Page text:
On Sunday, February 5, Liechtensteiners went to the polls to elect a new Landtag (Liechtenstein's parliament). Altogether, four parties presented 71 candidates for the Landtag's 25 seats.
Collecting 35.2% of the votes, and therefore 9 seats, the Progressive Citizen's Party (Fortschrittliche Bürgerpartei, FBP) of current Prime Minister Adrian Hasler defended its position as the favored party despite a loss of 4.8% compared to the elections in 2013. The Patriotic Union (Vaterländische Union, VU) made a gain of .2%, coming in second with a total of 33.7% of the votes (8 seats). The FBP and the VU will therefore maintain a grand coalition formed after the 2013 elections. The third-strongest party remained the Independents (Die Unabhängigen, DU) with 18.4% (+3.1%, 5 seats). Completing the parliament is the Free List (Freie Liste, FL) with 12.6% (+1.5%, 3 seats).
The five-member government of Liechtenstein is traditionally composed of three members (including the Prime Minister) of the senior coalition partner and two (including the Deputy PM) from the junior partner. This trend was continued following the February elections, as coalition talks between the FBP and the VU resulted in an agreement at the end of March to continue governing together. The FBP’s Adrian Hasler will remain Prime Minister, and his party colleagues Aurelia Frick and Mauro Pedrazzini retain their spots in the cabinet as well. The VU, on the other hand, sends two new members into the ruling government, with Daniel Risch taking over the role of Deputy Prime Minister and Dominique Gantenbein securing a spot as well.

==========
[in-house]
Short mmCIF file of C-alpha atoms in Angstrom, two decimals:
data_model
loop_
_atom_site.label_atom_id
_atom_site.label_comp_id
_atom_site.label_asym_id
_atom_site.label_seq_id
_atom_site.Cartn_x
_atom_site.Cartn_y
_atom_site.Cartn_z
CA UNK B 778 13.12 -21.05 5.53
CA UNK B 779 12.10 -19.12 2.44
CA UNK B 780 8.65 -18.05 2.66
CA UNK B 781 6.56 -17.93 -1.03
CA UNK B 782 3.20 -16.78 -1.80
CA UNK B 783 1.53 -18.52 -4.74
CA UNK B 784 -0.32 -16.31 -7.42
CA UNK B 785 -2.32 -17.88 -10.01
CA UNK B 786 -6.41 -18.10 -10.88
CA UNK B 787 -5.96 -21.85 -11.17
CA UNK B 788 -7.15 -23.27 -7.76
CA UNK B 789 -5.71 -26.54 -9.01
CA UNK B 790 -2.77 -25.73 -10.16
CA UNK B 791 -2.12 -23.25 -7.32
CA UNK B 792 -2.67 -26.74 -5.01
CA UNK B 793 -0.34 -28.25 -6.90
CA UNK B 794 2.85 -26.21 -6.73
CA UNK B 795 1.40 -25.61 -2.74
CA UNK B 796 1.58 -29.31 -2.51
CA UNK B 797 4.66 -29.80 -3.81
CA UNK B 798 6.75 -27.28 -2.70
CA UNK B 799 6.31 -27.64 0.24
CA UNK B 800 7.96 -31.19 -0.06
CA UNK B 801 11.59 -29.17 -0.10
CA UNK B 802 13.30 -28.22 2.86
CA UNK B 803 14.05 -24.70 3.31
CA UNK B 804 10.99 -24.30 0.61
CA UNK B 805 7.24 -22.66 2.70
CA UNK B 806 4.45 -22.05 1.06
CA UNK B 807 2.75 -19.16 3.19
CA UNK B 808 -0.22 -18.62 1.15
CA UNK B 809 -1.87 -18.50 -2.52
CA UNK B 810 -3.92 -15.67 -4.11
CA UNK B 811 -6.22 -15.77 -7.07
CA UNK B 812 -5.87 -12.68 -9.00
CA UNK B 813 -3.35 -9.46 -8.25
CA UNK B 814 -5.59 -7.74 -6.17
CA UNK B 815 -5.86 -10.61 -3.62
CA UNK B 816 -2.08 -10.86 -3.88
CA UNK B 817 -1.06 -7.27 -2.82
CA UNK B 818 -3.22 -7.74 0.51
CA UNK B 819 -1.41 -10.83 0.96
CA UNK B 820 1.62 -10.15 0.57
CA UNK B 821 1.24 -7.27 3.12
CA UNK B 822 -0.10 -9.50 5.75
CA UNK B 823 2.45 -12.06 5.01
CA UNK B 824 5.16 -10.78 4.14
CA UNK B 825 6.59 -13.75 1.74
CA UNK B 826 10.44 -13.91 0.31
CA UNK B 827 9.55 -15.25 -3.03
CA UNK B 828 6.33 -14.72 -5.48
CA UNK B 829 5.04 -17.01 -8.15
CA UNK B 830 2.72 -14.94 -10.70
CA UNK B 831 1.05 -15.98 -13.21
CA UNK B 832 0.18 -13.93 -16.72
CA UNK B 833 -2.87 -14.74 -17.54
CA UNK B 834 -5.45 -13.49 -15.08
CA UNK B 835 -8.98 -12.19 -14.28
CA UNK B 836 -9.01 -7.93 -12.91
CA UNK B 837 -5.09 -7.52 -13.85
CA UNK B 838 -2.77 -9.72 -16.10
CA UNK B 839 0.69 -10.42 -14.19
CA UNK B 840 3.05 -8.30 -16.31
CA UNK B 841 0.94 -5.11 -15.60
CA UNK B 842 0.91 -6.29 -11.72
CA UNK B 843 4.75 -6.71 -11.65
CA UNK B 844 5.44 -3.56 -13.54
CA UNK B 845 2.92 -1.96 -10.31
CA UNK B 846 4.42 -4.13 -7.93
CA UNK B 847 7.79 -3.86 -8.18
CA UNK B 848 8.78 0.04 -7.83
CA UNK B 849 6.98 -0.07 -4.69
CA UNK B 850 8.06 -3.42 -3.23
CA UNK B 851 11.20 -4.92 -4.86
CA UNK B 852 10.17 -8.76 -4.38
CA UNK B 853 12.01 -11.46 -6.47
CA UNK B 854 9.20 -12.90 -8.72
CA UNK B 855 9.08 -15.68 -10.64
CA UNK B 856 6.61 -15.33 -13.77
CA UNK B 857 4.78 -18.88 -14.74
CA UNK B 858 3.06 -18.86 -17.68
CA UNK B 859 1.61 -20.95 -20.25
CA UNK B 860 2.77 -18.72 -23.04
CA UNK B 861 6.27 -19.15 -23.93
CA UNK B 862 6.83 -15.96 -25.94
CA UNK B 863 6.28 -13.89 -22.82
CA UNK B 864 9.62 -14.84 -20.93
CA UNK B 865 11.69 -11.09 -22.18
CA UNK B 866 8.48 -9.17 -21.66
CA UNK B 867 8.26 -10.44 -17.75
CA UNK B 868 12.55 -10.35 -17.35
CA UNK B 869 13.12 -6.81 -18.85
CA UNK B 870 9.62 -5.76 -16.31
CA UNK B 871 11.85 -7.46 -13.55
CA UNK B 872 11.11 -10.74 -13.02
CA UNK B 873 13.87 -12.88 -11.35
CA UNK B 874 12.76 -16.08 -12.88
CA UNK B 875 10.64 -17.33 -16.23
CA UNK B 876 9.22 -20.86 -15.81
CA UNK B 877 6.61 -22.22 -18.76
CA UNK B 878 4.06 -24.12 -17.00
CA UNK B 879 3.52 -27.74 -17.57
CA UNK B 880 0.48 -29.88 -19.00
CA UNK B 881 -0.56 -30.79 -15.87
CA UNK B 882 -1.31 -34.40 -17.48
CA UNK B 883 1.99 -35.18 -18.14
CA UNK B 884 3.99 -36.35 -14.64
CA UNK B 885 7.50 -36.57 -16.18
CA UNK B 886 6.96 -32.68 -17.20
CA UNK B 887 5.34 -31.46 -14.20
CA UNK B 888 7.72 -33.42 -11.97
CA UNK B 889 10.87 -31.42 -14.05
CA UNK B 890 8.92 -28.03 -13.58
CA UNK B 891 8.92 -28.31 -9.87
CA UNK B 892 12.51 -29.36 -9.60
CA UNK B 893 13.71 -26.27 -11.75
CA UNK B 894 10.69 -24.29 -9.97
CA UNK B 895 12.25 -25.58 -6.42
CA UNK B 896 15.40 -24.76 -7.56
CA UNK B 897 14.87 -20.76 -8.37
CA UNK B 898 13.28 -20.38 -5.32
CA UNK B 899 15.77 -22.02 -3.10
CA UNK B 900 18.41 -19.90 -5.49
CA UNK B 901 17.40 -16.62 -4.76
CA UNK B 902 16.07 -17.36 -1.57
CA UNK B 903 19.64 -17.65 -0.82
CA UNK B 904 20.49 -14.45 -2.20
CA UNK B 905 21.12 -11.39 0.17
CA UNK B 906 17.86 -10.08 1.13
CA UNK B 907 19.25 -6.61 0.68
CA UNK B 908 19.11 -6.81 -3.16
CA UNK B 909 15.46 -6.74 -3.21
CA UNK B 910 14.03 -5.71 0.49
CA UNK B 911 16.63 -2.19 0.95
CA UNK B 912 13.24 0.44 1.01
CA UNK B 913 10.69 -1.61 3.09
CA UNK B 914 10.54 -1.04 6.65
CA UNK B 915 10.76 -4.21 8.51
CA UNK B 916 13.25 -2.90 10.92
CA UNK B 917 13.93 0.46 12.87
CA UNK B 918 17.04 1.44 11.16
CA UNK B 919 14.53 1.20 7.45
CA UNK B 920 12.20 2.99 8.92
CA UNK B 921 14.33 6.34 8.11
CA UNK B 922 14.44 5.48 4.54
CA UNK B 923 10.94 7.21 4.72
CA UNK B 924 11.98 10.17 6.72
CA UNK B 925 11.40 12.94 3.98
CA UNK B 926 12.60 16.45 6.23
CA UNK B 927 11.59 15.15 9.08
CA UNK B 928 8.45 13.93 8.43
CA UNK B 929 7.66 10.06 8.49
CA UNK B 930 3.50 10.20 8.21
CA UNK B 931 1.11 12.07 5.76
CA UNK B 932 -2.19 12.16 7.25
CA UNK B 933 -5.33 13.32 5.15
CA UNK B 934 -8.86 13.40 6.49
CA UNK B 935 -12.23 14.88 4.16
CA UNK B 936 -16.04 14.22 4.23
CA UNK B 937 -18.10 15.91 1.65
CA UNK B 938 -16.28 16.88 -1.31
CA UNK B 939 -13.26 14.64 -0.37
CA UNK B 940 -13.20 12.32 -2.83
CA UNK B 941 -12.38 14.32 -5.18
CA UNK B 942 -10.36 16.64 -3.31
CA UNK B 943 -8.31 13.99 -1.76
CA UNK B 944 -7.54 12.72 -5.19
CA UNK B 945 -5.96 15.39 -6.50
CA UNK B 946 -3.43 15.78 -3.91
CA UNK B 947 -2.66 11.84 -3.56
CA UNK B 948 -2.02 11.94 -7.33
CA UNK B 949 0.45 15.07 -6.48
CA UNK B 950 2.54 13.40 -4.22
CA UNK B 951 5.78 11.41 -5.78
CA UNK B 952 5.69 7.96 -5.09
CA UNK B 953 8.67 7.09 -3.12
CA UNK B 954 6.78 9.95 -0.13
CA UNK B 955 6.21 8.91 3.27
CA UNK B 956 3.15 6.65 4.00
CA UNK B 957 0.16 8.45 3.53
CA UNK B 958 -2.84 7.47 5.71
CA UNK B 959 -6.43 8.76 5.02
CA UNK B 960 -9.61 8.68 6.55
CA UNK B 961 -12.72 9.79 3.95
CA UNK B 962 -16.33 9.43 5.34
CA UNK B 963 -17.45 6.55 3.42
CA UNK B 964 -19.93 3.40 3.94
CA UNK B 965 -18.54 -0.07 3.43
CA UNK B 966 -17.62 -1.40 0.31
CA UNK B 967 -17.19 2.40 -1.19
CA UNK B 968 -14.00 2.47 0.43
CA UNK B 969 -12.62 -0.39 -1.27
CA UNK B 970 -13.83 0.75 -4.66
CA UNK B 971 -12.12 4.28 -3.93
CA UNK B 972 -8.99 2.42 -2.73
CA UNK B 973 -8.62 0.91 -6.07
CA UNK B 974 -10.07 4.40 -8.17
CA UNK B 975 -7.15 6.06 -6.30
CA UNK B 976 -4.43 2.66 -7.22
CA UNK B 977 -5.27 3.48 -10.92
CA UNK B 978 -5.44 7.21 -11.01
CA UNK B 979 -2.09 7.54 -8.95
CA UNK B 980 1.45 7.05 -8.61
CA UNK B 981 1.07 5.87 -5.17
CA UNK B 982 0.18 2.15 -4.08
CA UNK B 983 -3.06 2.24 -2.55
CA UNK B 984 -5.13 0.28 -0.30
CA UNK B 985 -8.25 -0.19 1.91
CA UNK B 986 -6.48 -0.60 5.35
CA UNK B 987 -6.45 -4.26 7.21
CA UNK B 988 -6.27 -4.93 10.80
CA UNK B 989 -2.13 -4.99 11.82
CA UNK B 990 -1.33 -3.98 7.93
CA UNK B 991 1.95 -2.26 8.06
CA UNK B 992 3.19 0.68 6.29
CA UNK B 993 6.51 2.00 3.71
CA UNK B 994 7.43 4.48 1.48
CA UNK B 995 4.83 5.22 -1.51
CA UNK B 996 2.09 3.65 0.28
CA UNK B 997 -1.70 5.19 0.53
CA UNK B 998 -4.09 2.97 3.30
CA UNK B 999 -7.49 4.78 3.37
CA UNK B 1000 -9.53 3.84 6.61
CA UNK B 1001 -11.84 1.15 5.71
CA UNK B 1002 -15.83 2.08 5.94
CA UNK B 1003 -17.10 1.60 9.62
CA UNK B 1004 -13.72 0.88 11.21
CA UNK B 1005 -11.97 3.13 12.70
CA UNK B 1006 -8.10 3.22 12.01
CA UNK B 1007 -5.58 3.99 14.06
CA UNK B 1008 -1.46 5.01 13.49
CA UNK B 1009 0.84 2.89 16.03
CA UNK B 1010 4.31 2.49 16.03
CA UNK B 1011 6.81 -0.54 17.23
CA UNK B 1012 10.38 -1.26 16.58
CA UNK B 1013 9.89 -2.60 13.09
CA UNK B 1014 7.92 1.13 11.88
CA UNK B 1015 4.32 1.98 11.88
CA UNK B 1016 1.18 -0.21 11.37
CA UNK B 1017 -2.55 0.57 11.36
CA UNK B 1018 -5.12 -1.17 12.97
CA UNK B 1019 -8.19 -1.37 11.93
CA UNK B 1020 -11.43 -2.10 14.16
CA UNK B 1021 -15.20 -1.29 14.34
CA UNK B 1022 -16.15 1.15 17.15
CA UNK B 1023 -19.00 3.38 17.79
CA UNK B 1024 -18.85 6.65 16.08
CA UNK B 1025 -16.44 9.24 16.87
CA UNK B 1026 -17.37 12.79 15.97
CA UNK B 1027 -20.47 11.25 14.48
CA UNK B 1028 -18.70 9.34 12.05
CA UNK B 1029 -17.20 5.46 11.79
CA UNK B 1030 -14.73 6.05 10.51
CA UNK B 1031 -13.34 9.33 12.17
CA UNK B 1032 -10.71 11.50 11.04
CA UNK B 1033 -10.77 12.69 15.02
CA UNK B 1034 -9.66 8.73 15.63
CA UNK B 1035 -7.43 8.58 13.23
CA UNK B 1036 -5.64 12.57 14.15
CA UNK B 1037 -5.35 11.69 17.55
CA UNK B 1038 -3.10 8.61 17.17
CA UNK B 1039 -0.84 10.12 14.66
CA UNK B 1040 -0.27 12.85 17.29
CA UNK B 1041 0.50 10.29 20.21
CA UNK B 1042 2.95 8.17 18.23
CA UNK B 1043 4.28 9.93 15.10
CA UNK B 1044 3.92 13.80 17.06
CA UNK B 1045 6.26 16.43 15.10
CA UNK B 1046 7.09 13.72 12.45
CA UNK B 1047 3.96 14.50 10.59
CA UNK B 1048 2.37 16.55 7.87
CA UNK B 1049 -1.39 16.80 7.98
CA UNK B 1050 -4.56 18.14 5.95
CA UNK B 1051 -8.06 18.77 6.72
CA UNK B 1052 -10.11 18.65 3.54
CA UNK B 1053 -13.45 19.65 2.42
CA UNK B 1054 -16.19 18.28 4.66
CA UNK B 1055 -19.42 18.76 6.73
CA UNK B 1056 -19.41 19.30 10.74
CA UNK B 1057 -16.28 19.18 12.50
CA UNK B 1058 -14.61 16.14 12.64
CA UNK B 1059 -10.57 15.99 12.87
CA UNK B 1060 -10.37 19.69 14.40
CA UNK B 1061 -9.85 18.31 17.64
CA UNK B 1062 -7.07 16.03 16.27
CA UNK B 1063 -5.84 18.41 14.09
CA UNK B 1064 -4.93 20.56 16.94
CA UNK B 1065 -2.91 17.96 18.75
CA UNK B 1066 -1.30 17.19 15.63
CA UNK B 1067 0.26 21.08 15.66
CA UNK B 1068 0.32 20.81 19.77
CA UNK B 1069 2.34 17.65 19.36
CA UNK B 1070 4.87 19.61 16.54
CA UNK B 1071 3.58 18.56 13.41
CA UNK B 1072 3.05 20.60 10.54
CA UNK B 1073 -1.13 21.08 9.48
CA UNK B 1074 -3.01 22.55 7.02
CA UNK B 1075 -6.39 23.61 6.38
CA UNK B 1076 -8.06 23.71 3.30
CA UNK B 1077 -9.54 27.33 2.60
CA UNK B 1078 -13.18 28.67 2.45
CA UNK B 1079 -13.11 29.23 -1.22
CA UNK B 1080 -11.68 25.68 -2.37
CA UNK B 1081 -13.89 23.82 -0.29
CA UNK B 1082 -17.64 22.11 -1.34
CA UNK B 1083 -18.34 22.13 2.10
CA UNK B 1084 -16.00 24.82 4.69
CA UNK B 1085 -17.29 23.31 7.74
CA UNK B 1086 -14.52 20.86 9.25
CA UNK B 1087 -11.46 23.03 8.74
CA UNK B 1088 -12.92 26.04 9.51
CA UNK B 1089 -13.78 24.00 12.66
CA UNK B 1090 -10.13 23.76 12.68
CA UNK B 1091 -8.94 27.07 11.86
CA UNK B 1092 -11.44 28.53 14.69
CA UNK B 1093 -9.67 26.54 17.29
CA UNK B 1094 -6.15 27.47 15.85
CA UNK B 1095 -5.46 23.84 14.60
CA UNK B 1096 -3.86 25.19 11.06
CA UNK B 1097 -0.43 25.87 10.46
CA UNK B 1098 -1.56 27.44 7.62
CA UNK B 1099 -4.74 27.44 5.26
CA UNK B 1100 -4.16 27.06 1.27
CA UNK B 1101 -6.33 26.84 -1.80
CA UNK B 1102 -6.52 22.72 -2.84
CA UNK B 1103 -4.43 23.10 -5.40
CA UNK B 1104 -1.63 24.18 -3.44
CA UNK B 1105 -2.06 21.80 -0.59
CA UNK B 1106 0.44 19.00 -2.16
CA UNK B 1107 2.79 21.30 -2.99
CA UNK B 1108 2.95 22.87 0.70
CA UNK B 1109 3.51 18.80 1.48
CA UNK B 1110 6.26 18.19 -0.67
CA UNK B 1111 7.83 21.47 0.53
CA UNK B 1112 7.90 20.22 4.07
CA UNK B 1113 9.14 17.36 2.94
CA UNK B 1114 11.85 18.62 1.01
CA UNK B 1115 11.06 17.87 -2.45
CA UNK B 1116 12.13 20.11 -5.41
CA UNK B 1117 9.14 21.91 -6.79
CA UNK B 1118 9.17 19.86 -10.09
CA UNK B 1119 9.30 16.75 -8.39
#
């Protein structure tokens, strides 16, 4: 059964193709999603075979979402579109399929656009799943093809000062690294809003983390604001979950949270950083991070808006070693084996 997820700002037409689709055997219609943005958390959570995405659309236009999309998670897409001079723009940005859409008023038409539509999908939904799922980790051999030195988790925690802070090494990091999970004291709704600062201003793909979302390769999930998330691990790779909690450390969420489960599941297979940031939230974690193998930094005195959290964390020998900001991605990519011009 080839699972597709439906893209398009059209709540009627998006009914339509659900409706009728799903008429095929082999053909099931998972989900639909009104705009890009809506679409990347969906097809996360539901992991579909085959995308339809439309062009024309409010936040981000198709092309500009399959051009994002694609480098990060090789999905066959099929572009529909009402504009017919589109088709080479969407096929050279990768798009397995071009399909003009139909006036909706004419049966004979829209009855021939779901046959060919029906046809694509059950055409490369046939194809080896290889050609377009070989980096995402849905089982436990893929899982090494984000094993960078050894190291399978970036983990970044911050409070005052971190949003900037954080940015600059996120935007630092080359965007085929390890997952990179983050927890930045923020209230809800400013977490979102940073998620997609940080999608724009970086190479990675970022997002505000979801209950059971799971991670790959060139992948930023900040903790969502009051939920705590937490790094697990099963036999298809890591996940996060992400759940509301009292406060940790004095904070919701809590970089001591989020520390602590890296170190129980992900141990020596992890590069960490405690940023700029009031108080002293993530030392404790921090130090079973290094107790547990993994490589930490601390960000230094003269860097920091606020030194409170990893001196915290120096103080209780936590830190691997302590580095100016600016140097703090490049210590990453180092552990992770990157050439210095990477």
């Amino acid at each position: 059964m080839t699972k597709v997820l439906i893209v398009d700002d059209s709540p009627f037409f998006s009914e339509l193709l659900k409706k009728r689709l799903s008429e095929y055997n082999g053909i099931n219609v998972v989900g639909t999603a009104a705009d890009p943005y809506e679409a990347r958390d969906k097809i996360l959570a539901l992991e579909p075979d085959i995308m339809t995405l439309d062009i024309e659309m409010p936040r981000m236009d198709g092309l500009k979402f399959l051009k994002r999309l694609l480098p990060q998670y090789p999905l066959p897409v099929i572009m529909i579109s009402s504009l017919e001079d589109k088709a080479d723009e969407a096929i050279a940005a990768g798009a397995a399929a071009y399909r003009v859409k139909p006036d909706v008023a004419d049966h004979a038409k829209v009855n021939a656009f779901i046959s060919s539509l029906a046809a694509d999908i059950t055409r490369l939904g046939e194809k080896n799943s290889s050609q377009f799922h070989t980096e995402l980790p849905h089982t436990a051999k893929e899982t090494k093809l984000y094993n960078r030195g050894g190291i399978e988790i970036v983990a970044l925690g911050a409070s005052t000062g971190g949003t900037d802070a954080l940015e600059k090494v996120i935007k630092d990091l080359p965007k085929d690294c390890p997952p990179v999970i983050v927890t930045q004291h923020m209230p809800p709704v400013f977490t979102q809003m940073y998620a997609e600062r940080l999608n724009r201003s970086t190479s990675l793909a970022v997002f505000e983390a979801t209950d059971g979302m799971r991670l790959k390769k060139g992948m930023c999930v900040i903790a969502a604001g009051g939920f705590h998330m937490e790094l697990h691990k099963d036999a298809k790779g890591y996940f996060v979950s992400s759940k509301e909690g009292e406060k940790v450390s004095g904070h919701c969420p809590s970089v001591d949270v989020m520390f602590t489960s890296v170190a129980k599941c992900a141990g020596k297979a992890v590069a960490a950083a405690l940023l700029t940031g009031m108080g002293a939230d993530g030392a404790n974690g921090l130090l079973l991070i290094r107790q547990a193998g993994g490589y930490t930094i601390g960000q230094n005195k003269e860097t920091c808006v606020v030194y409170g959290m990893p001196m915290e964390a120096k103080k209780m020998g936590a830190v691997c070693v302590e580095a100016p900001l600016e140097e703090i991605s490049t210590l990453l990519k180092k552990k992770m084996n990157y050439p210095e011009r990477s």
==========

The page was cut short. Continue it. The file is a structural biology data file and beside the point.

Each cabinet member heads a ministry, with Hasler acting as Finance Minister, Frick concurrently as Foreign and Justice Minister, Pedrazzini as Minister of Society and Health, Risch as Minister of Infrastructure, the Economy, and Sport, and Gantenbein as Interior Minister, as well as Minister of Education and the Environment.
At the beginning of the new legislative period, H.S.H. Hereditary Prince Alois of Liechtenstein opened the parliament on March 30 with his customary speech from the throne. He asserted that, after eight years of tough budget cuts and government reforms, the country now “finds itself in a good position” to “commence a new phase of future-oriented action.” Nevertheless, he noted that “worldwide…trends towards political polarization, rising geopolitical tensions, uncontrolled streams of migrants, and unsolved environmental problems” remain causes for concern for the new government. He called on parliamentarians to use the coming legislative period to better understand these challenges, and to develop sustainable solutions to them with an eye towards the future, while always emphasizing input from the populace.
Following the speech, the Landtag went about its first order of business, electing a president of the assembly, who will act as the body’s speaker. Albert Frick of the FBP was reelected to this position with 18 of 25 votes, and Gunilla Marxer-Kranz of the VU attained 24 of 25 votes to become vice-president of the chamber.